Brass and Wooden Knife Handle

Published

Introduction: Brass and Wooden Knife Handle

Materials

1/8" brazing rod

Brass plate (1/4" x 3/4")

Wood (red cedar)

 

Tools/Supplies

1 1/4" cutting disks for rotary tool

1/8" high speed drill bit

1X30 bench sander

Bench vise

Buffing compounds (green and blue)

Buffing wheels

Drill press

Good to part epoxy cement

Painters tape

Palm sander

Rotary tool

Sanding block

Sandpaper (80 to 800 grit)

Spindle sanding kit

Spray varnish

Spring clamps

Table saw

Two sided tape

 

 

The handle of this full tang knife is going to be framed in by brass front and rear bolster with a red cedar handle (scales).

Step 1: Got Everything?

Gather up the materials needed; 1/8 X 3/4" brass plate,  1/4" red cedar and 1/8" brazing rod. (The brazing rod is cheaper than buying 1/8" brass rod and is basically the same.)

 

Cut your materials to size. I used four 1 1/2" pieces of brass plate, two 3 X 1 3/4" pieces of red cedar  , and six 3/4" pieces of brazing rod  . The brass plate and brazing rod was cut with my rotary tool using cutting discs, and the wood on my table saw.

 

Using two sided tape, tape the two pairs of brass plate, and two pieces of cedar together.

Step 2: Mmmmm Shiny

Shape the front of the front bolster of handle where it meets the blade, sand it to 800 grit, and buff it now.  Once you glue it to the knife you cannot.

 

Position the set of front bolsters under the tang of the knife and drill through the front pin hole of the tang into the front bolster, using a 1/8" high speed bit and your drill press.  Do this with the scales, and rear bolsters, carefully positioning each piece. 

 

Separate all your pieces, and sand the insides with 150 grind sandpaper  removing all the "rust" and ensuring they are perfectly flat..

 

Clean the flux off the pieces of brazing rod, round over the ends, and roll them in 150 grit sand paper to roughen them up.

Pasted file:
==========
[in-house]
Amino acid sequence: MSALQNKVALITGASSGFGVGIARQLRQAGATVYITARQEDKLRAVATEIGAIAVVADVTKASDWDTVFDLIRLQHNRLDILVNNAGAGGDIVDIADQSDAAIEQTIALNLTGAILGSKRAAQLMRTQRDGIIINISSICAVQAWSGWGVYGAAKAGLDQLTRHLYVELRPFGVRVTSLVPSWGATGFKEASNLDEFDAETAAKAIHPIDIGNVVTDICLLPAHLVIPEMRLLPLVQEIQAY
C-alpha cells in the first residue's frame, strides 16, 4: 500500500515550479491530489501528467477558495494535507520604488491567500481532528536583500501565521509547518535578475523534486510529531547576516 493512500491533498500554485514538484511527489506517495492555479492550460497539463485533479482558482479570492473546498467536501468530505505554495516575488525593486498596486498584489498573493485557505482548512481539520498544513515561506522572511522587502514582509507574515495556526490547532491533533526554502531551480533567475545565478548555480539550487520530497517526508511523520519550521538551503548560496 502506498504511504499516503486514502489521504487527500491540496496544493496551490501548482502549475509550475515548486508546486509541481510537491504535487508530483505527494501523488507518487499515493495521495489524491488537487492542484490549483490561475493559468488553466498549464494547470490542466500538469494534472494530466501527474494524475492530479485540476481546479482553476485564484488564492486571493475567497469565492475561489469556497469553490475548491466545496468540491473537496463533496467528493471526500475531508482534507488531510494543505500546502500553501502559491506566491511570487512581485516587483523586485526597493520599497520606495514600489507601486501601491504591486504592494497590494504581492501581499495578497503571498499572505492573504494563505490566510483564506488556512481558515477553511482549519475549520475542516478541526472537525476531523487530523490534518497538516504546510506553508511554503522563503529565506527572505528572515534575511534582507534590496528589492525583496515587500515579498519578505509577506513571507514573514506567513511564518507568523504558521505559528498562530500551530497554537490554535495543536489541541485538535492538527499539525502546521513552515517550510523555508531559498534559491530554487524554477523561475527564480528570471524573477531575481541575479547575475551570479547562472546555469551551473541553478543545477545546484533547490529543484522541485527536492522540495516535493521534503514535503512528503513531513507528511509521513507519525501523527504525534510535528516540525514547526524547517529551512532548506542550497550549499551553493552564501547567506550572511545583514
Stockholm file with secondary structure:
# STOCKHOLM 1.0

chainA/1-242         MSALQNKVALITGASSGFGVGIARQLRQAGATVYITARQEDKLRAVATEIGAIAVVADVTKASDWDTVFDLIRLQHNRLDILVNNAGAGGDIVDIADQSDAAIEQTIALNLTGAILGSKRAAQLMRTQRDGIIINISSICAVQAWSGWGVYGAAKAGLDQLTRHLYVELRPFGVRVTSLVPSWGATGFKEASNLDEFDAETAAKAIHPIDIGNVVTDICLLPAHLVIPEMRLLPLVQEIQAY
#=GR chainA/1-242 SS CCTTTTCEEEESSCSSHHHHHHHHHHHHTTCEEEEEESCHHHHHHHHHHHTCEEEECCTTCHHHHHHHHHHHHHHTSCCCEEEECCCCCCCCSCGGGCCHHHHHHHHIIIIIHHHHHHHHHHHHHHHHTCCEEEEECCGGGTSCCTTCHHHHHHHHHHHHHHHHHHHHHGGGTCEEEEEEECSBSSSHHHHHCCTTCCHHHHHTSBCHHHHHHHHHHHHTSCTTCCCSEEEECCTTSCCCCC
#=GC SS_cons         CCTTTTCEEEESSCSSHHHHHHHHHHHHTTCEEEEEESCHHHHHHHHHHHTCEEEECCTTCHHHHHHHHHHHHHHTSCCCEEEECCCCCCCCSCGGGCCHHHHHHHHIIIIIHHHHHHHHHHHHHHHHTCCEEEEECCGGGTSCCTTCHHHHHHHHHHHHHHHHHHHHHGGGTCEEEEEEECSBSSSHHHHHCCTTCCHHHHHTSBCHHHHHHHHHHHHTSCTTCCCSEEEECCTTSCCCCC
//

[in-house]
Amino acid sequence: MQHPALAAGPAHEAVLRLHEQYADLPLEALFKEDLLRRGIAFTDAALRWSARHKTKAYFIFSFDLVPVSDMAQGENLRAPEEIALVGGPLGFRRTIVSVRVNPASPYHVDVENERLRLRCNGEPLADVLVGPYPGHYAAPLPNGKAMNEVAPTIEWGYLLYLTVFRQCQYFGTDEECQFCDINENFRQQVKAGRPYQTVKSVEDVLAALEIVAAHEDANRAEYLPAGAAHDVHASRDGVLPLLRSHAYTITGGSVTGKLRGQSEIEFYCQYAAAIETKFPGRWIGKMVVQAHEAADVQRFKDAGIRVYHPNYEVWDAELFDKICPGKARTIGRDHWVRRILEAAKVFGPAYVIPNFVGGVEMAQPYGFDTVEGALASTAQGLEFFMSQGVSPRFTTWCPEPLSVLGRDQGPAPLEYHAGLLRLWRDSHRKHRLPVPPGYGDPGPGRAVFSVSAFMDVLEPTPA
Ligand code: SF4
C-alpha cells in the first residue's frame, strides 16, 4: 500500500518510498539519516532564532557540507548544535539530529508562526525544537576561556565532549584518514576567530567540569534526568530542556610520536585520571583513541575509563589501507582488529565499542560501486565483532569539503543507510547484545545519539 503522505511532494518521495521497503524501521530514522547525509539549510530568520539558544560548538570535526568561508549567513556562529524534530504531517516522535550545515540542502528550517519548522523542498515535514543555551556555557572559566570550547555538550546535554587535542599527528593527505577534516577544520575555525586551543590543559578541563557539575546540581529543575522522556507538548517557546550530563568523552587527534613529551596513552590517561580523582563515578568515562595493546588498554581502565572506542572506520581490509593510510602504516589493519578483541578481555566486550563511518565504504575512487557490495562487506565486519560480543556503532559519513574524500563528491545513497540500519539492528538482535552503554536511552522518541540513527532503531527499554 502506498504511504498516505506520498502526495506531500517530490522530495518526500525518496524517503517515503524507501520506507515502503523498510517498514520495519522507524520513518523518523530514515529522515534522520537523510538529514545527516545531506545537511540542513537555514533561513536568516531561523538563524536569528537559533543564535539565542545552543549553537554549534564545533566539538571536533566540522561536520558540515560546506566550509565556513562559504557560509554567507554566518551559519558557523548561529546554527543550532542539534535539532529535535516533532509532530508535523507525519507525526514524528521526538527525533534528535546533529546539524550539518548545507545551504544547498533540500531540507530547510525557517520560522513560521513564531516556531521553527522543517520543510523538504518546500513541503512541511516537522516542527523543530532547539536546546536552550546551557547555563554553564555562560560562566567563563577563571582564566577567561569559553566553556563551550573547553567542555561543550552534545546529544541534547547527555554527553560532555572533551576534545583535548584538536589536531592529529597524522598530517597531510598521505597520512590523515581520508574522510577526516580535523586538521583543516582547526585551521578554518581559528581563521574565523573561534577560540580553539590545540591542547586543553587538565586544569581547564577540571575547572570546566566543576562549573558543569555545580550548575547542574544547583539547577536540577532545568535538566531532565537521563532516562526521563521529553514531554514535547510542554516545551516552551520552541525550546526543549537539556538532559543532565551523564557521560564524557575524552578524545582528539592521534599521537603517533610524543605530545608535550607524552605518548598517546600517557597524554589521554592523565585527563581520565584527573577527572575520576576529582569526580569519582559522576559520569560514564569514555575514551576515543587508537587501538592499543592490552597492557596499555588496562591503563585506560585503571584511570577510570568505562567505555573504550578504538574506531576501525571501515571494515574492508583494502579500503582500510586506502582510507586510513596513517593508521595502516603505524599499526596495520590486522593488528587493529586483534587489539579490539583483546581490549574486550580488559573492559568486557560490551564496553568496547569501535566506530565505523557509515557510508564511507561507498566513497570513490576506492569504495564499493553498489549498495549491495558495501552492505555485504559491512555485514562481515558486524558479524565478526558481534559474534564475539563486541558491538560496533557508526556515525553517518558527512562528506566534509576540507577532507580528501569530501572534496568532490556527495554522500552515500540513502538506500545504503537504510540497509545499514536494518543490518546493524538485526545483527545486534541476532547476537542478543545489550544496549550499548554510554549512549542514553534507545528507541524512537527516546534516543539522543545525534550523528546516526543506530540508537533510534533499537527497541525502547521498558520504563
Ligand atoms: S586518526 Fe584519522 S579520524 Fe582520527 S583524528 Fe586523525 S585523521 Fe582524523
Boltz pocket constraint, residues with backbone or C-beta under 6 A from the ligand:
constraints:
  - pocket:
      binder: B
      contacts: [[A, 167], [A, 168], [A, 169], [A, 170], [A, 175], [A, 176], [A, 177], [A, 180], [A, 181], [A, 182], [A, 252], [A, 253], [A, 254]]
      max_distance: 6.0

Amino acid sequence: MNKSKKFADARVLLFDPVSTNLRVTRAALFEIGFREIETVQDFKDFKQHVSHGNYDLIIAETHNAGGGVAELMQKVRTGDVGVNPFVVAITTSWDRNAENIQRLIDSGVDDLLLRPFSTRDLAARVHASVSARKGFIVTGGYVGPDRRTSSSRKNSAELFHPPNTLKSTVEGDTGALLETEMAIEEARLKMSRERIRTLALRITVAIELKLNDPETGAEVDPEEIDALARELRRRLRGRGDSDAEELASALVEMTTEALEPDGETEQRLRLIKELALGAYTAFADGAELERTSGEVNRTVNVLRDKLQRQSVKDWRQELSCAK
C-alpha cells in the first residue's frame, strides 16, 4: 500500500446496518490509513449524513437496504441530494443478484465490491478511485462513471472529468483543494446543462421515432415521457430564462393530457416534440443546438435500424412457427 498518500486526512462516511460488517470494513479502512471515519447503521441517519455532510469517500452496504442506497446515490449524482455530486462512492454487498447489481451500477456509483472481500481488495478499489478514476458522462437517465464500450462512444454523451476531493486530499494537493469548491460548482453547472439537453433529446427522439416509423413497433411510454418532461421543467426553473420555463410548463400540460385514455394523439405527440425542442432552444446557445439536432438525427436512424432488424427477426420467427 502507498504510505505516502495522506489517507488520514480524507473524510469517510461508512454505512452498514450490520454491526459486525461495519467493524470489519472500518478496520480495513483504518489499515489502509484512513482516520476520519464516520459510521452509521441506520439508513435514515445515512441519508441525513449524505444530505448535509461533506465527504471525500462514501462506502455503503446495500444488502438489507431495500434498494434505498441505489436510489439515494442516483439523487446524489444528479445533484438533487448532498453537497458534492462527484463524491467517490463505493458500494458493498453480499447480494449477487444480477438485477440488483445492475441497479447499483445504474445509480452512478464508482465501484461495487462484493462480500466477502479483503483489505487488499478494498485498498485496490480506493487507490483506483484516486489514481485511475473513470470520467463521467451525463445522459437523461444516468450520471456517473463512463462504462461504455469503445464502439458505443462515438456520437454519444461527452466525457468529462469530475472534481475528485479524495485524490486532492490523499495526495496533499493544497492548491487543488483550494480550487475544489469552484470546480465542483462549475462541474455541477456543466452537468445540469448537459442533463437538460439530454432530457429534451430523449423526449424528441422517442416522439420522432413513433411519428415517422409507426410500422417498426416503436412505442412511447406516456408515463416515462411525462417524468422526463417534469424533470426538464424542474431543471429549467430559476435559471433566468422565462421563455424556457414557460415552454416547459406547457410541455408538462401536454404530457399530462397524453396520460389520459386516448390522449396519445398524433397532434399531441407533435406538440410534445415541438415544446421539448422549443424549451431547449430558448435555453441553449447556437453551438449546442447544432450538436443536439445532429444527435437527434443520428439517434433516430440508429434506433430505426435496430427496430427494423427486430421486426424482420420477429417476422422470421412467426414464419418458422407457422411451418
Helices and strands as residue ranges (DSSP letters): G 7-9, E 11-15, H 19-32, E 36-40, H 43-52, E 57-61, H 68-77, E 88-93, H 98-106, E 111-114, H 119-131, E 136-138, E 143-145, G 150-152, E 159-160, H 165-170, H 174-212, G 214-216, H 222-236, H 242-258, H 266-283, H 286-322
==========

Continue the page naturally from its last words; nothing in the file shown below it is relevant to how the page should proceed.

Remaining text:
Tape the blade of the knife up to where the front bolster starts (this saves time cleaning glue, stops you from scratching the blade, and helps prevent cuts).

Step 3: Sticky Situation

Mix up enough epoxy for one side of the front bolster coat the section of the tang it will cover, put the first side of the bolster in place, coat one of the pins with epoxy, slide it through the bolster until you have about 1/8" left, and clamp it with spring clamps, once the epoxy had set coat the second side of the tang with epoxy for the second front bolster, slide the bolster in place and clamp.

 

Once the epoxy has set clean of the area of the tang where your wooden scales are going and glue your scales and pins in place, and repeat with the rear bolsters.

Step 4: Now the Work Starts

Everything is now glued in place and we are ready to shape the handle.  Sand down the pins level with the bolsters and scales (do not overheat the pins as it can burn the wood, or break the epoxy bond).

 

I used my 1X30 bench sander, and spindle sanders in my drill press, shaped every thing to that of the tang.  Then using sandpaper starting at 80 grit and moving up to 320 grit I shape the handle until I was satisfied with the shape and feel.  At this point I tape off the cedar and continue sanding the brass up to 800 grit, and then buff it with first green and then blue buffing compounds.

 

Next I remove the tape from the cedar and tape up the brass and coat the cedar with at least four coat of spray varnish, sanding between coats.

Step 5: Ta-da

Another knife finished (almost) I just have to re-sharpen and polish it.

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    9 Discussions

    Gonna wait to see how the next one look's like.................till then i gotta go back to learn (using a lathe).
    Have a good day

    Thank you, I normally use all hardwoods, but this was a piece of cedar that come from my brother's bathroom refit, and I wanted to use it.